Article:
Tag Archives: negotiating mortgage rates

A $19,000 Mortgage Mistake

As the sub title of the It’s Your Money book says: tools, tips and trick to borrow smarter. Today, I have a huge insight into the tip for you, and the trick of the banks to share with you.

On a $250,000 home purchase, a good rule of thumb is that you may be able to negotiate a discount on the sale of around three to five percent. At five percent, that’s a saving of $12,500. A great deal, but nothing compared to the savings, or wasted money, that can happen with your mortgage.

Last week, a listener e mailed me, and he was rather choked, to put it mildly. Last year, he signed a five year variable rate mortgage with his bank, with an option to convert to a fixed rate at any time. Seems like a good idea on the surface, doesn’t it? He had the benefit of the low interest rate, but when it started to move up, he had the chance to lock in a fixed rate for the rest of the four years left.

Well, it seemed like a good idea at the time. I’m very proud of this listener, because, before he went back to his bank to convert this variable rate mortgage to a fixed one, he got two other quotes. Very smart. So he knew that he could get a 3.9% five-year fixed rate in the market.

Yes, this listener also knew he was locked into the other four years with his bank. His shopping around wasn’t to move his mortgage, because the penalties would eat him alive. It was to be ready to negotiate the fixed rate on the last four years left!

But, and it’s a big but: He didn’t read the fine print when he signed the five year mortgage. Yes, he could convert at any time to a fixed rate, but it was at the POSTED rates! Let me put that another way: There is no negotiating when you choose to switch the variable rate to a fixed one. It will be at full sticker price. And like car purchases, who pays sticker? Well, he did!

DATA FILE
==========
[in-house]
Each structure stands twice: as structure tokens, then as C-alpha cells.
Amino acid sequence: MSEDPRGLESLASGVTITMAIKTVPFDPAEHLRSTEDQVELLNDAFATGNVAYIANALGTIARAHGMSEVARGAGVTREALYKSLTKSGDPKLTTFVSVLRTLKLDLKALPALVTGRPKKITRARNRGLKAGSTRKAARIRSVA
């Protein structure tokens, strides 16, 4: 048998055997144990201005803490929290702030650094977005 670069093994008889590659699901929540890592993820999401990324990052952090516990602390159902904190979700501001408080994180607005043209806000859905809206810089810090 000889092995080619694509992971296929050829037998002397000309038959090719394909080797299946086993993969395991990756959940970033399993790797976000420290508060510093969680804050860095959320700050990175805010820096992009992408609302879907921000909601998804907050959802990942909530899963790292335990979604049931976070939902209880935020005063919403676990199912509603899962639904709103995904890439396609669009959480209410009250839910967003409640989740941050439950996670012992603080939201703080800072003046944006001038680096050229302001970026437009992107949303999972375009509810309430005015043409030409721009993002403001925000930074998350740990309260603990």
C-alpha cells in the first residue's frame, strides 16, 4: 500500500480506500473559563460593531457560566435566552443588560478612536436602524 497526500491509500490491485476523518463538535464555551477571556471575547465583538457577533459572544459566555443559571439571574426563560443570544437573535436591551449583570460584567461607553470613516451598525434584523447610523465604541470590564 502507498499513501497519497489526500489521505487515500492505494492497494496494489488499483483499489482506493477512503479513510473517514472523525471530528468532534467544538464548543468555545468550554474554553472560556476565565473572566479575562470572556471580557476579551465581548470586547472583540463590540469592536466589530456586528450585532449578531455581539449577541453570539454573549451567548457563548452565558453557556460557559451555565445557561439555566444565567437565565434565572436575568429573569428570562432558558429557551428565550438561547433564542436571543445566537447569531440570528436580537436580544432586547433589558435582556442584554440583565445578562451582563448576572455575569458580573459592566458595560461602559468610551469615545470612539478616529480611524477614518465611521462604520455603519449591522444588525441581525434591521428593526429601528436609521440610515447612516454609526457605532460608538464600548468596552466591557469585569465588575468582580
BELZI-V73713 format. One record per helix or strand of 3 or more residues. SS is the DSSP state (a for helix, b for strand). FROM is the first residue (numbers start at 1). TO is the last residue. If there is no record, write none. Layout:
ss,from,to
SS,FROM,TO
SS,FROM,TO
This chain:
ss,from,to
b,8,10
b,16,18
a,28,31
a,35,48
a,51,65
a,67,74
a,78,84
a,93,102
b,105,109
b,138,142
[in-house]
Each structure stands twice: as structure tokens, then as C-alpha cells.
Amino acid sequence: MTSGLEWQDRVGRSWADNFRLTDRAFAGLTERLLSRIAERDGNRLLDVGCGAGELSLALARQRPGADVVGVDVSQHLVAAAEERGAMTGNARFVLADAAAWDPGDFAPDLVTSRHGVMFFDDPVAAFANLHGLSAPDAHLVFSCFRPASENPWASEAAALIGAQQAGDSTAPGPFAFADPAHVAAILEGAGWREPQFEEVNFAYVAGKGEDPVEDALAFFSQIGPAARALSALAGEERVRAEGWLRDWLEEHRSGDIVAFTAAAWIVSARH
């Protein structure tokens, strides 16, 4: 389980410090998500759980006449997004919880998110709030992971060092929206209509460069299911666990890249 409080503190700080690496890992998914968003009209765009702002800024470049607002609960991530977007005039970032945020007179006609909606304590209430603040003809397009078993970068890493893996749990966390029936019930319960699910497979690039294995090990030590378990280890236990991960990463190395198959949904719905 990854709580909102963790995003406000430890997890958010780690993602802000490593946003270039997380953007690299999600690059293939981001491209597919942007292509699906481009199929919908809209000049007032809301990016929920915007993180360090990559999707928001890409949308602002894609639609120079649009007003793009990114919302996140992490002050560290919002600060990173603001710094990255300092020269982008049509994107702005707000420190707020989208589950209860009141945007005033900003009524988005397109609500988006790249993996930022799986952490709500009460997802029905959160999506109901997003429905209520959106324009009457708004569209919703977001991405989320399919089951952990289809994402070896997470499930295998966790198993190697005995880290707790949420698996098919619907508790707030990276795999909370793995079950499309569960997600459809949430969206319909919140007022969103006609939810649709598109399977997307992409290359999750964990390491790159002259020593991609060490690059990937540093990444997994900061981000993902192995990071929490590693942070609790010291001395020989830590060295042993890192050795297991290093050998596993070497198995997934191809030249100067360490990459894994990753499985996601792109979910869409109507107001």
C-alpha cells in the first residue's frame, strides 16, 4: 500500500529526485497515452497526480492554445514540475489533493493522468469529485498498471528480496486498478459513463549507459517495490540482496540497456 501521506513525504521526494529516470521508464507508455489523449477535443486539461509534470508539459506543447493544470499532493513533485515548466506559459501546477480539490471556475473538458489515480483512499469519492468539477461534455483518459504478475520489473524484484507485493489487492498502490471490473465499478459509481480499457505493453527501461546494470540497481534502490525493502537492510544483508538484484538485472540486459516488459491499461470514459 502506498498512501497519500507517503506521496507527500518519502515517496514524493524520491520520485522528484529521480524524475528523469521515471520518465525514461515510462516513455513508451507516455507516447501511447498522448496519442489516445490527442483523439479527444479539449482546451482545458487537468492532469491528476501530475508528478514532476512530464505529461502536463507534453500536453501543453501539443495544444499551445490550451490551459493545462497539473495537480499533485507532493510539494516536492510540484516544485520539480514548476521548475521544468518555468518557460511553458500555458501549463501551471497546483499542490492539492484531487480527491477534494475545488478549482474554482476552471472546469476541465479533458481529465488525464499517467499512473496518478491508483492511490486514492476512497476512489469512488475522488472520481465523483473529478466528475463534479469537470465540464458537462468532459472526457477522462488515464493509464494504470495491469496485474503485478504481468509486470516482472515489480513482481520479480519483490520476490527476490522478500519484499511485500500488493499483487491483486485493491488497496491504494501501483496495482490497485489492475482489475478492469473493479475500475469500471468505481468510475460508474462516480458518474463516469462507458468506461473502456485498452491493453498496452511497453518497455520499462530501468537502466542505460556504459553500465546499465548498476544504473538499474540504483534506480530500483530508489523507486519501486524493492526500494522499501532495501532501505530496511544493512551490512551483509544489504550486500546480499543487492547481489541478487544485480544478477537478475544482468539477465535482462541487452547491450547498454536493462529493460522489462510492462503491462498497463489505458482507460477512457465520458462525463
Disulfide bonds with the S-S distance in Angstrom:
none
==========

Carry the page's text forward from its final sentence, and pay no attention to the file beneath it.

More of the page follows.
The difference between the negotiated rate in the market and what the posted rate was with his lender is now costing him $19,000 in extra interest for the next four years! The banks will offer a very attractive variable rate on a five-year mortgage, with the option to convert to a fixed rate. But the catch, and it’s an expensive catch, is that the conversion will be at the full posted rates. A discount now in return for huge additional profits later.

$19,000 is a staggering amount of extra interest that was totally unnecessary if the listener had asked the question and read the documents he signed with the renewal. If your mortgage is up for renewal, you need to get at least three quotes and ask a lot of “what if” question. If you’re buying a home, you’ll need to spend more attention to your mortgage options and choices than negotiating on the purchase price. After all, you buy the home once, but have to pay interest for decades!

Answering Your Mortgage Questions

Two weeks ago we talked about the risk of variable rate mortgages, in an environment where you have to know rates will start to jump up, vs. a fixed rate mortgage. Weren’t we smart, since five days later, the banks raised their five-year rates by 0.6%. And that’s just the start – stay tuned for more increases.

The story had a number of people ask some questions. So here are some of the notes of what you should keep in mind: